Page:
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Forced Breeding

The Issue: Breeding Companion Animals

The Argument 

Until humans realize the actual value of the lives of companion animals, most should be forbidden to acquire them. It is a virtually impossible truth to argue considering the vast number of homeless, abused, discarded, forgotten, neglected companion animals currently withering away in the United States of America alone. 

The Other Side: 

Arguments for allowing companion animals to breed are varied:

Many people see it as the animals right to procreate. Oddly enough, many of the people who make this argument, don’t see animals as having any other rights.  

Some people still believe that companion animals live longer and healthier lives by having at least one litter. 

The theory behind that belief has long been found inaccurate. There is no correlation between the longevity or health of companion animals and breeding.1

Many people see breeding companion animals as a way to make money; dogs especially are bred for profit.2

The Facts: 

There is no correlation between allowing a dog or cat to have babies and better health; in fact the opposite is true.4

Any social media search for rescue groups will open a window to the numbers.  Consider why rescue groups exist to begin with: certainly not to make money - most operate on donations and out of pocket. The companion animals they take in are either found by a volunteer or selected from animal shelters. The companion animals that come from animal shelters have to be “adoptable”. This means, cute, friendly, preferably have a “popular” look. Rescue groups would love to take them all but the reality is they can’t.  The funds to rehabilitate an aggressive, scared, sick, old, injured animal simply isn’t available to most groups.3

Animal Shelters

Some groups that do take in the “unadoptable” are subject to having their motives questioned, “why waste so much on that one when you could rescue more for less money?”  Then there’s the vast number of county animal shelters (they used to be referred to as dog pound or animal control).  Animal Control is their function. They are not in the business of finding homes for stray or abandoned animals. As was so succinctly put by an Animal Control officer “you know what pest control is, we are in the same business for dogs and cats”. He went on to say that their primary business is not rehoming pets.  Public pressure has forced them to make them try.  In their defense, with their limited budgets, many Animal Control’s do some remarkable things.5,6,7,8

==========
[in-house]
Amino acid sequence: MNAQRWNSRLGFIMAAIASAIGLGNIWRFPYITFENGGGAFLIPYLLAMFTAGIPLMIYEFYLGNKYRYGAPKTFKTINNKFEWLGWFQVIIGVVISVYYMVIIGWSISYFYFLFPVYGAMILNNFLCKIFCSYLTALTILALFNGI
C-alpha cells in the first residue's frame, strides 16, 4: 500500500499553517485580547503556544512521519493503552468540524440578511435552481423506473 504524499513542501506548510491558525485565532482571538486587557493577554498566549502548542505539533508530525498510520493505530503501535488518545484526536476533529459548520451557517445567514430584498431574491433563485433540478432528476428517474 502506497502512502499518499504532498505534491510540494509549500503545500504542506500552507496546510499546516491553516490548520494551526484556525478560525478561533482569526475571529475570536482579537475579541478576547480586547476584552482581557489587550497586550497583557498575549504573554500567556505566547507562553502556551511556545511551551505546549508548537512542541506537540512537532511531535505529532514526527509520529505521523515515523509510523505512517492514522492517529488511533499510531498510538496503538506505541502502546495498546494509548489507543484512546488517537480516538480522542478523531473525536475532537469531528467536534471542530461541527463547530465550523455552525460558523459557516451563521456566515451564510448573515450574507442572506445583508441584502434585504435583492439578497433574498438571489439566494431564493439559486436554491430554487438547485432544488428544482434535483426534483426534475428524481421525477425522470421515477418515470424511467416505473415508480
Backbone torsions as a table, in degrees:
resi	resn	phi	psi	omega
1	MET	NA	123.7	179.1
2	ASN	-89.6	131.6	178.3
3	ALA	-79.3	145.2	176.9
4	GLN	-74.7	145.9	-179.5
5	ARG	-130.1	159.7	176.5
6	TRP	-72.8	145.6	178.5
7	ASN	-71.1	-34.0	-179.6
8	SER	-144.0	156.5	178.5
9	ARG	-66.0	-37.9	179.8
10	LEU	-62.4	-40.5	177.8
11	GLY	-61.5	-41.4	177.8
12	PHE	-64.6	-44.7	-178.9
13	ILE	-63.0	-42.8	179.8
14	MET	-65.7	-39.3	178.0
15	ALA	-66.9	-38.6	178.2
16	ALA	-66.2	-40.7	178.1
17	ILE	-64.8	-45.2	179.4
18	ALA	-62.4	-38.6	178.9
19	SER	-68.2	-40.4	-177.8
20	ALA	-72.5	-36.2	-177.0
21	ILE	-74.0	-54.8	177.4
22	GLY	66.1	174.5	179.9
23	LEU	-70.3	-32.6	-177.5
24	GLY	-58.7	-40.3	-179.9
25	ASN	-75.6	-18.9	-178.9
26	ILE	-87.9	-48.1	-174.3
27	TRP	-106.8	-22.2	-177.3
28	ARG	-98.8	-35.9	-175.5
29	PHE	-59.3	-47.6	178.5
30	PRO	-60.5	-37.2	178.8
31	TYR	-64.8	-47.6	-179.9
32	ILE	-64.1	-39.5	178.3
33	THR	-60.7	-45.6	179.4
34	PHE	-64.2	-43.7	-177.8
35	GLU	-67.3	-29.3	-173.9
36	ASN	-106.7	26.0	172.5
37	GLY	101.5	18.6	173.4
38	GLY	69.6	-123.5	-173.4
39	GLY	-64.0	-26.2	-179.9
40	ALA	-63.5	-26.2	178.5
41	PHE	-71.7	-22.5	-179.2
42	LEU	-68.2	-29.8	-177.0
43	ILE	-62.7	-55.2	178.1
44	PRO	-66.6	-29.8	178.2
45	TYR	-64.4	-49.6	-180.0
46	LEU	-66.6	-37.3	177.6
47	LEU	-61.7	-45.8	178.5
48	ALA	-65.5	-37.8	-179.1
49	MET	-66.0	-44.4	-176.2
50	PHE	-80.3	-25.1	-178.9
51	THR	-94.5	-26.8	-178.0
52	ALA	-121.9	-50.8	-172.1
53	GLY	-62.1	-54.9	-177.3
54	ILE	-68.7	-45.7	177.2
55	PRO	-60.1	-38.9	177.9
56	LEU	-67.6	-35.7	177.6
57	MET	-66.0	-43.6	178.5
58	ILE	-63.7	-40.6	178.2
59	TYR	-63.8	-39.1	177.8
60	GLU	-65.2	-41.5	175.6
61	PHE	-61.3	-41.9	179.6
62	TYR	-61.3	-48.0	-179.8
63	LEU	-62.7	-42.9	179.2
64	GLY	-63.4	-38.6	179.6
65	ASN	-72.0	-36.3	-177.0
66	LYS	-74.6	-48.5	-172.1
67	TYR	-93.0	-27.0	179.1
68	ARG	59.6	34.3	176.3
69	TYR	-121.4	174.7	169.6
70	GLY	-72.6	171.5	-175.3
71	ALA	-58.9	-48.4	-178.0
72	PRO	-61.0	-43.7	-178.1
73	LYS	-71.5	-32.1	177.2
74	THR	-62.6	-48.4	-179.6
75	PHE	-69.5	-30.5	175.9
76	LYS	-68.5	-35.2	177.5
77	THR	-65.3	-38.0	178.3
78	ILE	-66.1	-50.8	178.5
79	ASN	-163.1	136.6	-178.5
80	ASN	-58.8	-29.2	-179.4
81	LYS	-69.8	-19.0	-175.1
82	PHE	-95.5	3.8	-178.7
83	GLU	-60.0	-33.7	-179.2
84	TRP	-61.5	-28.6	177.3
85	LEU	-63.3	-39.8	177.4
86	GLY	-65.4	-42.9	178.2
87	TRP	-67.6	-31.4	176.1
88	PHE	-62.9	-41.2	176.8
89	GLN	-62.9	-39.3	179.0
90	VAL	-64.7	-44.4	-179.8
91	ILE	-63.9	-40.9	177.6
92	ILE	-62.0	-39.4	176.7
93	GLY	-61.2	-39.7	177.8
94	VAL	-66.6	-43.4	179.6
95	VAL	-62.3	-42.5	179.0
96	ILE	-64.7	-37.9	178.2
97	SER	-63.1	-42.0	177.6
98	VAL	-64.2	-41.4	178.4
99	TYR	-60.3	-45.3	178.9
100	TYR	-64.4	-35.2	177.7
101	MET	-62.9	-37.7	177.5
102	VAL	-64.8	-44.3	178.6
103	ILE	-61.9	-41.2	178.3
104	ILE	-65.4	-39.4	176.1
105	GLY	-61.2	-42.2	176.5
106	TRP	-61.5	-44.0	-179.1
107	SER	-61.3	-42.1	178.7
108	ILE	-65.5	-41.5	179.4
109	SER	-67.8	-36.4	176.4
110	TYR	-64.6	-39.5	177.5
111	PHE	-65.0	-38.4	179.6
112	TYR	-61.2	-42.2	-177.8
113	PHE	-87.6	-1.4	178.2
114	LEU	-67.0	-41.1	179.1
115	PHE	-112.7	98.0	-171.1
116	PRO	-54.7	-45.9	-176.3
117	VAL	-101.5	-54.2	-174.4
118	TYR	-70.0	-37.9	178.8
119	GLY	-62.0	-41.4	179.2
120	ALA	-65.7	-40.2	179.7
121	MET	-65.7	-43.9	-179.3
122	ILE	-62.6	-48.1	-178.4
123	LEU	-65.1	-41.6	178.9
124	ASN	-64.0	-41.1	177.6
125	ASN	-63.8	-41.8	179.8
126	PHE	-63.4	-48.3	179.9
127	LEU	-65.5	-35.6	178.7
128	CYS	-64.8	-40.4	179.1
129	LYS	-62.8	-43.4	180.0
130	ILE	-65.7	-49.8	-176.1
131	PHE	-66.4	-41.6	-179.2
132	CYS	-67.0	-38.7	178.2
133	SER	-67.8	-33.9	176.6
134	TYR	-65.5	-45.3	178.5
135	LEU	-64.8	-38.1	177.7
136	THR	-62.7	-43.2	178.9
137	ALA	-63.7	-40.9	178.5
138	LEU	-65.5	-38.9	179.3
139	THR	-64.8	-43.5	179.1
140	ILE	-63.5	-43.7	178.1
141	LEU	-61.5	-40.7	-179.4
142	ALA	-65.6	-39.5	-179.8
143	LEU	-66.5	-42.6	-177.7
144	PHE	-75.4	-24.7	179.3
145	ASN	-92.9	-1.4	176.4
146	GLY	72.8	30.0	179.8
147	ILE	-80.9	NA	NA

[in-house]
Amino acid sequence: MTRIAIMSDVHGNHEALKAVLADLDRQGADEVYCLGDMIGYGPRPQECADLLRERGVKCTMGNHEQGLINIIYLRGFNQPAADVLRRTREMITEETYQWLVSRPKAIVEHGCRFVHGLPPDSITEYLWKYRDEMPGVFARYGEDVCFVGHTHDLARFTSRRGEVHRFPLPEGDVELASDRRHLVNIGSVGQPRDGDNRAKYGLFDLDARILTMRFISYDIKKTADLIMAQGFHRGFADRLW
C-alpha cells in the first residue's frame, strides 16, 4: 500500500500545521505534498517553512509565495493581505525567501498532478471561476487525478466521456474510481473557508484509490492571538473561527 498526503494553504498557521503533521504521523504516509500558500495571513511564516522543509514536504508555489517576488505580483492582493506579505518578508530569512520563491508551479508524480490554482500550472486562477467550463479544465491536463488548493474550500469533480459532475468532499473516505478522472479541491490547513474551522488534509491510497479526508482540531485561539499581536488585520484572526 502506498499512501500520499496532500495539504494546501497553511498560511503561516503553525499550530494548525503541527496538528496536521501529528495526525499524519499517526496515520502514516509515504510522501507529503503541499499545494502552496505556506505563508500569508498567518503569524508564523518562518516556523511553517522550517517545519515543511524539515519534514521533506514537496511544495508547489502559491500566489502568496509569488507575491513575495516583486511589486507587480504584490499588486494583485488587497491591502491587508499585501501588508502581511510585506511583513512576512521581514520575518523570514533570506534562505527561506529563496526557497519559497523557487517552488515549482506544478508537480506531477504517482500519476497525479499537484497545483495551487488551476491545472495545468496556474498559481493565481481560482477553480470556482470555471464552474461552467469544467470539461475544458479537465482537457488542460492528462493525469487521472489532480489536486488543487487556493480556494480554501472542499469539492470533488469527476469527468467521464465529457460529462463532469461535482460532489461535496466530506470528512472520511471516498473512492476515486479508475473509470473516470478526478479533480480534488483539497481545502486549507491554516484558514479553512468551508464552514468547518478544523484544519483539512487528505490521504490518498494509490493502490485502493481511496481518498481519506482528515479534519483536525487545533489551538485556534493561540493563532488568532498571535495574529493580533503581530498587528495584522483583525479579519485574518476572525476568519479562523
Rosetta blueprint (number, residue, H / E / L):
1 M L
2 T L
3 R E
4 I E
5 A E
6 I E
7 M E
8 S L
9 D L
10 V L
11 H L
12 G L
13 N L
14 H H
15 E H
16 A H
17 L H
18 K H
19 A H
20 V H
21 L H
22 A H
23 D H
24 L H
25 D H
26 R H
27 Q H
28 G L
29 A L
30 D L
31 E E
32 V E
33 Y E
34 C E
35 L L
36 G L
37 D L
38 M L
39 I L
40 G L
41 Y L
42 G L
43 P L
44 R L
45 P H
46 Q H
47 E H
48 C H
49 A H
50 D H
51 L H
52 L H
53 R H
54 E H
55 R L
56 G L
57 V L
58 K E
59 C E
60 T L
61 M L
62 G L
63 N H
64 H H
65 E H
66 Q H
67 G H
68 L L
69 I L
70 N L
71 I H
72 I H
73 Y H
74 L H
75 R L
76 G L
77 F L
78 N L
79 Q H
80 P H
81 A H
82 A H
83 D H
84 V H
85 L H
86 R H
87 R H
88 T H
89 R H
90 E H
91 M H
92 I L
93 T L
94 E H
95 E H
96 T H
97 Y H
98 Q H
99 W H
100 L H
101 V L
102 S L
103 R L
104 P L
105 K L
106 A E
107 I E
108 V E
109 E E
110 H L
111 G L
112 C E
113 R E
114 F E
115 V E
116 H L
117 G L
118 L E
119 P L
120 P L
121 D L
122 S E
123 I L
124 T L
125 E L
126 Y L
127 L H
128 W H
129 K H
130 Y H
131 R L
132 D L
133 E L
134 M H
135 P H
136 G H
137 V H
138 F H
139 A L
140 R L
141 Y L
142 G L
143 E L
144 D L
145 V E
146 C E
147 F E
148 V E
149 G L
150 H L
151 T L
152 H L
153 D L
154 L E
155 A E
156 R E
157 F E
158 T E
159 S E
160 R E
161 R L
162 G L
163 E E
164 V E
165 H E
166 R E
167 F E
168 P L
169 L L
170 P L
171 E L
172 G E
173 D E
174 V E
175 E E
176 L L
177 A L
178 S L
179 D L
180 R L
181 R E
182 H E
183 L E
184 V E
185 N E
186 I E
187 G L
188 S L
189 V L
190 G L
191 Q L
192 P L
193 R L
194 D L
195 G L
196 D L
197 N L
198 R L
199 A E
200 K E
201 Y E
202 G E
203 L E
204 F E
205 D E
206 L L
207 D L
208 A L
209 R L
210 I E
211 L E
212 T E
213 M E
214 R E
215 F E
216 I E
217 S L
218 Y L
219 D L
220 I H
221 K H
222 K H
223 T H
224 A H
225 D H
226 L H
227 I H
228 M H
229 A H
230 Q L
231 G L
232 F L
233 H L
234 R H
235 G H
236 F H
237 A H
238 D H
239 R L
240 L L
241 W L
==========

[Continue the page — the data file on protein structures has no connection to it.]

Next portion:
Most dog breeding sites online contain detailed information about setting up a breeding business. Not many go into detail about the darker side of companion animal breeding.9

Who is to blame?

The blame lies squarely on the shoulders of irresponsible humans, whether intentional or by accident. When your companion animal either causes or delivers a litter of babies, you are responsible. The largest share of the problem lies with those that don’t take their responsibility seriously.  The lives of these companion animals is the human companion’s responsibility. Their health, well being and future is the human’s role.10

It is up to us to ensure that every companion animal is treated properly. We must ensure that they are treated with dignity and respect from the moment they are born and throughout the entirety of their lives.  Anything less is unacceptable. We must treat companion animals as we wish to be treated. We must always want what is best for them. This includes spay/neuter. If a human is incapable or unwilling to provide properly, they should not be able to acquire them. 12,13

According to the ASPCA, 6.3 million companion animals end up in shelter in the US annually.  Approximately 3.1 million dogs and 3.2 million cats. Of these 920,000 will be euthanized. 390,000 dogs and 530,000 cats 11

Case Study:

Zooming in on Augusta, Richmond County, Georgia*, USA statistics: 

From 2000 - 2021 Sheltered animals are:

  • Birds: 1386
  • Cat: 64,391
  • Dogs:  102,148

Bringing the total to 167,921. Of this number 18,346 were adopted. The presumptive number of animals euthanized is 149,575.

*Augusta - Richmond County Georgia the years 2000 - 2018 were compiled and readily available online through 

The years 2019 - 2021 were acquired via an open records request to James H. Hill III Animal Services Director - Augusta - Richmond County GA.3

 The Lingo

  • Bitch - female dog
  • Dam - female dog
  • F1- The first generation designer dog. 
  • F2- The second generation
  • Molly - spayed cat
  • Queen - non-spayed cat
  • Sire - male dog



The Mentors

These are AAM Mentors who have done a large amount of activism focused in this realm 

The Champions

These animal rights organizations or non-profits focus this efforts on combating this area of animal exploitation

The Resources: